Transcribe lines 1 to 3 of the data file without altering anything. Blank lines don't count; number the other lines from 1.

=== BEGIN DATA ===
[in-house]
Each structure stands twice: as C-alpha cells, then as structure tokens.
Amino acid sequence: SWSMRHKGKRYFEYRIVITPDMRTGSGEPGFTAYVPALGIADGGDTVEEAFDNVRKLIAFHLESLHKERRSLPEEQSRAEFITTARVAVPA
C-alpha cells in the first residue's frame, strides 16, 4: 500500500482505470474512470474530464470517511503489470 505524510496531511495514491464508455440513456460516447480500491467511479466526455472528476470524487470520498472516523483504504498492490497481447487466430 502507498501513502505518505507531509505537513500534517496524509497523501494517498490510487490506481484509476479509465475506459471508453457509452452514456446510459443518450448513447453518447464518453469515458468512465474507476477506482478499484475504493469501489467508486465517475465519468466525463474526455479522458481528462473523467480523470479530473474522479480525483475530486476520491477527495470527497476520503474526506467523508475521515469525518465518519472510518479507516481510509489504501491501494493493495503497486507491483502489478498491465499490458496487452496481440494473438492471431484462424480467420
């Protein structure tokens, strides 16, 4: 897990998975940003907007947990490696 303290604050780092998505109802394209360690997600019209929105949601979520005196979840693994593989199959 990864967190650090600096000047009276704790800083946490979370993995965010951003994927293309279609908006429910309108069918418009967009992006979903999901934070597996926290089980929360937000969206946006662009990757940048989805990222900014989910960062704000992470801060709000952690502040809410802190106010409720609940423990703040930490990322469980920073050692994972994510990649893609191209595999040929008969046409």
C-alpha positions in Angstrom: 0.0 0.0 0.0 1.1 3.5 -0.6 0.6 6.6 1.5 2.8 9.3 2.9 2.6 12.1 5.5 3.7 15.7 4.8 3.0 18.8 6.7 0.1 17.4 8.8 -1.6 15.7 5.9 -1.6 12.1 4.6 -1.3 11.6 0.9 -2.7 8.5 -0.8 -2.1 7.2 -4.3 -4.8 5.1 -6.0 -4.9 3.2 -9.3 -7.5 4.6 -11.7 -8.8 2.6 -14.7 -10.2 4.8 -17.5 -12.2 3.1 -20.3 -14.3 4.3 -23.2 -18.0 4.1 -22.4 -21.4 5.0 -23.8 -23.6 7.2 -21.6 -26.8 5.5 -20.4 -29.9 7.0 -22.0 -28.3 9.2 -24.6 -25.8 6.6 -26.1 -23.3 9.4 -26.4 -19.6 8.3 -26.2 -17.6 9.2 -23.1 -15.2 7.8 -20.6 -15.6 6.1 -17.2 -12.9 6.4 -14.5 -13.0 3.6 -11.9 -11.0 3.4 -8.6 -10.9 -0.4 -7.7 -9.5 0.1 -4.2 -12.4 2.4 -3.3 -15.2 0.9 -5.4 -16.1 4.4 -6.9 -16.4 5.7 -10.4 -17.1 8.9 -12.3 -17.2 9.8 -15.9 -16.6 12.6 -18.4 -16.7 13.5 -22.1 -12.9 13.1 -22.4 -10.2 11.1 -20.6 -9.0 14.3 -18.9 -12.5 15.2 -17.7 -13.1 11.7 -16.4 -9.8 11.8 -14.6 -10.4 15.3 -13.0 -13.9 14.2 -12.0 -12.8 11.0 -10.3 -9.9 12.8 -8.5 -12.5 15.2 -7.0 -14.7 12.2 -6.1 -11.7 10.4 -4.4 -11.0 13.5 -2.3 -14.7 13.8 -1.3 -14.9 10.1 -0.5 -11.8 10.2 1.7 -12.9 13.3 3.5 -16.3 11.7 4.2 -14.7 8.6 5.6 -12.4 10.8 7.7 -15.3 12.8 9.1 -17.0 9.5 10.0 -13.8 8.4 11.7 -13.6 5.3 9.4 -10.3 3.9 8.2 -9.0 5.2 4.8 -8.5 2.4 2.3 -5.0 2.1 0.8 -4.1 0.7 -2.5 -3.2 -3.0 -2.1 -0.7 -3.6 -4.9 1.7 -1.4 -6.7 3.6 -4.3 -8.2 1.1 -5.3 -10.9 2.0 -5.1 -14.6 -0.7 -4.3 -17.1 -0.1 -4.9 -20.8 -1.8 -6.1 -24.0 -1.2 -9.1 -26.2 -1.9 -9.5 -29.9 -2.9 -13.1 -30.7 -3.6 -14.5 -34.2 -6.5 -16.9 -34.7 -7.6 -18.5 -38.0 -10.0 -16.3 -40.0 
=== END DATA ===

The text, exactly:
[in-house]
Each structure stands twice: as C-alpha cells, then as structure tokens.
Amino acid sequence: SWSMRHKGKRYFEYRIVITPDMRTGSGEPGFTAYVPALGIADGGDTVEEAFDNVRKLIAFHLESLHKERRSLPEEQSRAEFITTARVAVPA